Teddy Roosevelt and the Hunter of Bull Moose
By the time Theodore Roosevelt became President in 1901, three U.S. Presidents were shot dead by assassins. Teddy himself ascended to the presidency after William McKinley was assassinated. Now, it was Teddy’s turn to be the focus of a murder’s bullet. In the midst of one of the most contentious campaigns in presidential history, Roosevelt was furiously campaigning throughout the country for a third Presidential term. Teddy emerged from a hotel in Wisconsin on October 14th, 1912, and was met by a throng of admirers. As he stood up in his touring car to wave to the crowd, a flash from a gun was seen. A bullet traveled just five feet to enter Roosevelt’s chest. Immediately, an adoring crowd turned violent, clawing at the assailant, some yelling “Kill him!” It was Roosevelt himself that saved the man from the angry crowd.
Roosevelt coughed into his hand and seeing no evidence of blood, felt his injuries were minor. A doctor with Roosevelt naturally wanted to the president to go to the hospital, but amazingly Roosevelt strongly declined, saying instead: “You get me to that speech!” No one dared to defy the former President, instead of taking him to the auditorium where the speech was to be given. Miraculously, the bullet that lodged itself between his ribs was dramatically slowed by his thick military jacket, a steel-reinforced glasses case and a 50-page speech, folded in half.
Though Roosevelt dismissed his injuries, he looked unstable and pale. Stepping up to the podium, he gave instructions to the crowd: “Friends, I shall ask you to be as quiet as possible…I have just been shot—but it takes more than that to kill a Bull Moose!” The crowd was shocked, gasping at the news. Roosevelt pulled back his jacket and showed the crowd his bloodied shirt. Amazingly, he spoke for 90 minutes adding: “I give you my word, I do not care a rap about being shot; not a rap…” Though his voice weakened, sometimes able only to speak at a whisper, Roosevelt completed his speech and was finally taken to a hospital.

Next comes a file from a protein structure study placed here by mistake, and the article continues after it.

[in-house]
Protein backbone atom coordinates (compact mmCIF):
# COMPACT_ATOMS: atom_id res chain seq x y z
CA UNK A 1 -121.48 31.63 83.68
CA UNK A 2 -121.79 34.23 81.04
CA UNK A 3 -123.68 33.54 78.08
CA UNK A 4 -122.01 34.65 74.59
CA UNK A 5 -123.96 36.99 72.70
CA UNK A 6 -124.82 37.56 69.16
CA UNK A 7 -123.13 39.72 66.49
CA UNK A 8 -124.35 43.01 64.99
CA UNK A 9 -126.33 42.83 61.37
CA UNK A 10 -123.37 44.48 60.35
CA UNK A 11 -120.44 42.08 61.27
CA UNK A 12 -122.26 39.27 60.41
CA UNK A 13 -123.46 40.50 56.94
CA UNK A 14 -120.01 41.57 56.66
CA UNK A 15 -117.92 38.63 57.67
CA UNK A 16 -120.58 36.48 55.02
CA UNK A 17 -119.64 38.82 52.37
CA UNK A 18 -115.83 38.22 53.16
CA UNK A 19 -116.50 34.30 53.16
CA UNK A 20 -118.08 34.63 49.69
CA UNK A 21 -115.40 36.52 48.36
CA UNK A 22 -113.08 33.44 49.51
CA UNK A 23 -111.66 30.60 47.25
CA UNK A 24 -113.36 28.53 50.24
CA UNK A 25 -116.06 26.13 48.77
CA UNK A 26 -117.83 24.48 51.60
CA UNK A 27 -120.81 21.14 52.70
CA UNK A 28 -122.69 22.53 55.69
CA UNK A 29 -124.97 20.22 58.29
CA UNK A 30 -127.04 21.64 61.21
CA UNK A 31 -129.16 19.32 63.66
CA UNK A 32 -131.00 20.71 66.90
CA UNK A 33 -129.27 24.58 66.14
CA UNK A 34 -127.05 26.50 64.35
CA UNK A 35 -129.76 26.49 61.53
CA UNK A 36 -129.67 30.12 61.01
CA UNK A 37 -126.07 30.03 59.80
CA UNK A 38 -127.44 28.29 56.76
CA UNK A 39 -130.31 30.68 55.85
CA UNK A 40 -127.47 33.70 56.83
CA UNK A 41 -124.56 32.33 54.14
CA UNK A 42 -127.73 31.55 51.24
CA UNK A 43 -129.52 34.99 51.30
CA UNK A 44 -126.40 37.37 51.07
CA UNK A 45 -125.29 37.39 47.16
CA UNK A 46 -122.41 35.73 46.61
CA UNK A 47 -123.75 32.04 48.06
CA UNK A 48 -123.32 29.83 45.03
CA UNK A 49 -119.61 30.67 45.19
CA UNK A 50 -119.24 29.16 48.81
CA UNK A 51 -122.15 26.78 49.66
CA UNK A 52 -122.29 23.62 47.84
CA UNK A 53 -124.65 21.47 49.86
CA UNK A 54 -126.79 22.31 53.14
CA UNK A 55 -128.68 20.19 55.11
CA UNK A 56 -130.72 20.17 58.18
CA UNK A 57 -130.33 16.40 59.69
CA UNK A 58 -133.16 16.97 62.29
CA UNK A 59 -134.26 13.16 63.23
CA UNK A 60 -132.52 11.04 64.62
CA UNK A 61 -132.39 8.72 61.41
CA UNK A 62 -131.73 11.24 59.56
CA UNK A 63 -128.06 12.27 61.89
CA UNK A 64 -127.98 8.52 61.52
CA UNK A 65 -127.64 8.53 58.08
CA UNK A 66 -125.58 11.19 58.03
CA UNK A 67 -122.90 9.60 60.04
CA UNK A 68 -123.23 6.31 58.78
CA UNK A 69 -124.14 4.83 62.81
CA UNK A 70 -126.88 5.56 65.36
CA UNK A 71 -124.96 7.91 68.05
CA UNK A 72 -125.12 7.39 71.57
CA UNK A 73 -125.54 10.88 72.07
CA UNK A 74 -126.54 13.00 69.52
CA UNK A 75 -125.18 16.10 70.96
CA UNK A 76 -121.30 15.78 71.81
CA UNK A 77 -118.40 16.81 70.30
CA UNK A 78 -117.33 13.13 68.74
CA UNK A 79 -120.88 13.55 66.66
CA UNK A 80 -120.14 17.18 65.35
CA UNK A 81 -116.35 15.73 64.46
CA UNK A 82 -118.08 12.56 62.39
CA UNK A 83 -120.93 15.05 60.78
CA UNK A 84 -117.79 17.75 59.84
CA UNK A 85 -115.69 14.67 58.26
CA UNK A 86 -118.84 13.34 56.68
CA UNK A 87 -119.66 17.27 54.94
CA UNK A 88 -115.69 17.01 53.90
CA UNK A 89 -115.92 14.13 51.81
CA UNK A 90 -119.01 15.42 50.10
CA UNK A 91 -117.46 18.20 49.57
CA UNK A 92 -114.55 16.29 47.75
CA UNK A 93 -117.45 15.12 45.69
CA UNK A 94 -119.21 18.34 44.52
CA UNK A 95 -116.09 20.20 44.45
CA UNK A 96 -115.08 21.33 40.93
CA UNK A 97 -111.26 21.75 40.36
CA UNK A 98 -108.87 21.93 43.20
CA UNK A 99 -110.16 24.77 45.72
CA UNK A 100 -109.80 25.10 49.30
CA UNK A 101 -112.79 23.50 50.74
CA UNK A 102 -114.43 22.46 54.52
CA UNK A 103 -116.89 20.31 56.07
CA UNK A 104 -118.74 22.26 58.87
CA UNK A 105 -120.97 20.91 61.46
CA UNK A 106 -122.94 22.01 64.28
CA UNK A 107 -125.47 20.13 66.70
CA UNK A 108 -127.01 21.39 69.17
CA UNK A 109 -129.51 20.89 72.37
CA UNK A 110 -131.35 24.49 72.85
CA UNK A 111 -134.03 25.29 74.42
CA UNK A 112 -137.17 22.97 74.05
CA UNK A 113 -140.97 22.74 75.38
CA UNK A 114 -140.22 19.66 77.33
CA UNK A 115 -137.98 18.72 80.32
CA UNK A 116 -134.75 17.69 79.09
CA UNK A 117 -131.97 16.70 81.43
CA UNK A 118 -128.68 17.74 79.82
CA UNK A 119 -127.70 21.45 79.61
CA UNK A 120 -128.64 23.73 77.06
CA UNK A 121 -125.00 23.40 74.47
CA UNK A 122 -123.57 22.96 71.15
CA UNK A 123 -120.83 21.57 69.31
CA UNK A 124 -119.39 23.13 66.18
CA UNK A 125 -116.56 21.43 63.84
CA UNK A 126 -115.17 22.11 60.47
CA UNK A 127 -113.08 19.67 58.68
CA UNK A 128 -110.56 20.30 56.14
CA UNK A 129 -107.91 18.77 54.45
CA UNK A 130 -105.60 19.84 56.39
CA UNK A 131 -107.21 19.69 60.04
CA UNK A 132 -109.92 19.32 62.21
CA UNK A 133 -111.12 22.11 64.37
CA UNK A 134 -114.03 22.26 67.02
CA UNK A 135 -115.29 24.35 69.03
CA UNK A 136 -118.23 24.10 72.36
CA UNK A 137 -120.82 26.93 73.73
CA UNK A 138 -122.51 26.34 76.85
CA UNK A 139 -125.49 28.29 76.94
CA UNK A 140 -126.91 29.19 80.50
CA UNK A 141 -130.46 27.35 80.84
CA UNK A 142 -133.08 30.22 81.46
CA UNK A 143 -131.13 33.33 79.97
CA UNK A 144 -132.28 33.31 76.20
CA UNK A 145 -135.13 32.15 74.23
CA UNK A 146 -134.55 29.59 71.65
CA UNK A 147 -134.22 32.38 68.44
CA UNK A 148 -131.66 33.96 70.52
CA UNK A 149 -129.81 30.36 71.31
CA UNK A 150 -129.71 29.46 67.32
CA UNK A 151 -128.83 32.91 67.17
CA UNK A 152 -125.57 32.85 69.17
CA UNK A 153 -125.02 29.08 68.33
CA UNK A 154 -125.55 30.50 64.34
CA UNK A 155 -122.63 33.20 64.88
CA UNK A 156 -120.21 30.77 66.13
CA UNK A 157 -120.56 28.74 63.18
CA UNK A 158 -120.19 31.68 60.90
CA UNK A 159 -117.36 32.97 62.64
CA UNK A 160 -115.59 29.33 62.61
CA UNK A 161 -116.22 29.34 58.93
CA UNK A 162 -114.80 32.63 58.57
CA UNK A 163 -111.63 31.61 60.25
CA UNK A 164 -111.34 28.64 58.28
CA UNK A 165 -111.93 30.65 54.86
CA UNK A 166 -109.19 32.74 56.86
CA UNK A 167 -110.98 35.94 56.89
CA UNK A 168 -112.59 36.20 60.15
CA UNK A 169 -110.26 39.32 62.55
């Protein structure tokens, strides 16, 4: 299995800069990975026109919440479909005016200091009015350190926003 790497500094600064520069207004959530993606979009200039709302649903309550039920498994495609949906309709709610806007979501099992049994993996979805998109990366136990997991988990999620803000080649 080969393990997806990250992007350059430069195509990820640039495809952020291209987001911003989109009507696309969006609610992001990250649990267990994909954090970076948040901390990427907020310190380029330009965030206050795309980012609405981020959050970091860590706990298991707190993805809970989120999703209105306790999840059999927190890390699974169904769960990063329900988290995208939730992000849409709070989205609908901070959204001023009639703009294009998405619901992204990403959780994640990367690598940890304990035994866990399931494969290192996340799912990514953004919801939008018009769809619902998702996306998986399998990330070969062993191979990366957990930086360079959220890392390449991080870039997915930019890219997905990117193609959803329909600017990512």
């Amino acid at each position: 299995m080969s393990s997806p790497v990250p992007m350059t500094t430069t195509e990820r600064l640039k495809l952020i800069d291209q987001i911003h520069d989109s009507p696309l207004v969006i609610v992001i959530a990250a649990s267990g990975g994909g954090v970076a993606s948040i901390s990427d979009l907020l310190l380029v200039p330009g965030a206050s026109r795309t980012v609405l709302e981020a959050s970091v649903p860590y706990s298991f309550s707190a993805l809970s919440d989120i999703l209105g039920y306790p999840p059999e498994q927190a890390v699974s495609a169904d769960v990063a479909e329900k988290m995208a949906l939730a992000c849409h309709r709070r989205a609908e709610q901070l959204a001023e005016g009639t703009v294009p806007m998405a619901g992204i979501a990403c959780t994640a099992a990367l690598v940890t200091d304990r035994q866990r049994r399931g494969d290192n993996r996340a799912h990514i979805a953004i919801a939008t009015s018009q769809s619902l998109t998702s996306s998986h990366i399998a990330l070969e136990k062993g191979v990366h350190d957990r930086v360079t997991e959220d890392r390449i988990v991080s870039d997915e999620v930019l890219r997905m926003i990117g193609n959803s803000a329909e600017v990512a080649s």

Although Teddy recovered quickly, there was still the question of his assailant. Who was he and what compelled him to shoot a man he did not know? As it turns out, he was just another man with a tendency towards mental illness. His name was John Flammang Schrank, an unemployed man who stalked Roosevelt for weeks before striking. Schrank was a bright but troubled man, who, despite inheriting a valuable saloon and a home from relatives, sold it all in favor of a drifter’s life. He wandered the east coast for years but did not seem to cause any trouble. That all changed in 1912. After the shooting, a letter was found in Schrank’s person, which revealed the inner thoughts of his disturbed mind.
He claimed a dream instructed him to shoot Roosevelt. An excerpt from the letter states: “In a dream, I saw President McKinley sit up in his coffin pointing at a man in a monk’s attire in whom I recognized Theodore Roosevelt. The dead president said—This is my murderer—avenge my death.” Later, during a trial, a group of doctors conclude Schrank was insane. Schrank spent the rest of his life in mental institutions but remained unrepentant. As he was being taken to a mental institution after his trail, someone asked him if he liked to hunt. He replied, “Only Bull Moose.”